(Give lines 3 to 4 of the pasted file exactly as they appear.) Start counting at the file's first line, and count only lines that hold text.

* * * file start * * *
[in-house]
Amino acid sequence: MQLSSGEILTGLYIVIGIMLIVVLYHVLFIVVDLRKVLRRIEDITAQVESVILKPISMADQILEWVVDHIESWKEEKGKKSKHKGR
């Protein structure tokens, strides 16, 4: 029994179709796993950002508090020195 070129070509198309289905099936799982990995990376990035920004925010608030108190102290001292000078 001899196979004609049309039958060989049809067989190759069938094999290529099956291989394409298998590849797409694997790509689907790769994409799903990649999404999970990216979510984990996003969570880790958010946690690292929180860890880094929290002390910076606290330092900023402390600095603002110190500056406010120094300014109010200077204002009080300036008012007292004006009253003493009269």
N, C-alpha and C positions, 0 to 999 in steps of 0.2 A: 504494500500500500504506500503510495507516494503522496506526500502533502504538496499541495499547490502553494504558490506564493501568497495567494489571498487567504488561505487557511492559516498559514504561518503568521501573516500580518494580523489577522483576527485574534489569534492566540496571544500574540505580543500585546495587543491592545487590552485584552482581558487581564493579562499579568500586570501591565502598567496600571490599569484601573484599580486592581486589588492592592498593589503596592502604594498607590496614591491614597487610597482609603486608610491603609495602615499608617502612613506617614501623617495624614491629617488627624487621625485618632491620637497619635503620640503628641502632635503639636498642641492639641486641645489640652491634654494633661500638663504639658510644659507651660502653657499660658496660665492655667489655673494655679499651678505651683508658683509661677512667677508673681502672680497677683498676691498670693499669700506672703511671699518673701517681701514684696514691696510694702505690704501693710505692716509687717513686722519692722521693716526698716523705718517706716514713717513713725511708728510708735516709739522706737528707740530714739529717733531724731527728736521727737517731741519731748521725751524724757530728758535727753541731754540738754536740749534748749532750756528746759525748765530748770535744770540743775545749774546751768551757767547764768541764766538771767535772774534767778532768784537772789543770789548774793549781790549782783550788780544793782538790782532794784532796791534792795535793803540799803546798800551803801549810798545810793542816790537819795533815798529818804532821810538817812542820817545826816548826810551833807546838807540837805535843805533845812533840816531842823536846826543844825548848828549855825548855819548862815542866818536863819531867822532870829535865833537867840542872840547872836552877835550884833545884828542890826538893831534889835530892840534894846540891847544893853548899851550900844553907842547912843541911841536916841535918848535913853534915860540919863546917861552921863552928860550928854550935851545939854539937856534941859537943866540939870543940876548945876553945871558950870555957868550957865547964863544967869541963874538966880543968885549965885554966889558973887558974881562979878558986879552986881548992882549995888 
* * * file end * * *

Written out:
């Protein structure tokens, strides 16, 4: 029994179709796993950002508090020195 070129070509198309289905099936799982990995990376990035920004925010608030108190102290001292000078 001899196979004609049309039958060989049809067989190759069938094999290529099956291989394409298998590849797409694997790509689907790769994409799903990649999404999970990216979510984990996003969570880790958010946690690292929180860890880094929290002390910076606290330092900023402390600095603002110190500056406010120094300014109010200077204002009080300036008012007292004006009253003493009269």
N, C-alpha and C positions, 0 to 999 in steps of 0.2 A: 504494500500500500504506500503510495507516494503522496506526500502533502504538496499541495499547490502553494504558490506564493501568497495567494489571498487567504488561505487557511492559516498559514504561518503568521501573516500580518494580523489577522483576527485574534489569534492566540496571544500574540505580543500585546495587543491592545487590552485584552482581558487581564493579562499579568500586570501591565502598567496600571490599569484601573484599580486592581486589588492592592498593589503596592502604594498607590496614591491614597487610597482609603486608610491603609495602615499608617502612613506617614501623617495624614491629617488627624487621625485618632491620637497619635503620640503628641502632635503639636498642641492639641486641645489640652491634654494633661500638663504639658510644659507651660502653657499660658496660665492655667489655673494655679499651678505651683508658683509661677512667677508673681502672680497677683498676691498670693499669700506672703511671699518673701517681701514684696514691696510694702505690704501693710505692716509687717513686722519692722521693716526698716523705718517706716514713717513713725511708728510708735516709739522706737528707740530714739529717733531724731527728736521727737517731741519731748521725751524724757530728758535727753541731754540738754536740749534748749532750756528746759525748765530748770535744770540743775545749774546751768551757767547764768541764766538771767535772774534767778532768784537772789543770789548774793549781790549782783550788780544793782538790782532794784532796791534792795535793803540799803546798800551803801549810798545810793542816790537819795533815798529818804532821810538817812542820817545826816548826810551833807546838807540837805535843805533845812533840816531842823536846826543844825548848828549855825548855819548862815542866818536863819531867822532870829535865833537867840542872840547872836552877835550884833545884828542890826538893831534889835530892840534894846540891847544893853548899851550900844553907842547912843541911841536916841535918848535913853534915860540919863546917861552921863552928860550928854550935851545939854539937856534941859537943866540939870543940876548945876553945871558950870555957868550957865547964863544967869541963874538966880543968885549965885554966889558973887558974881562979878558986879552986881548992882549995888 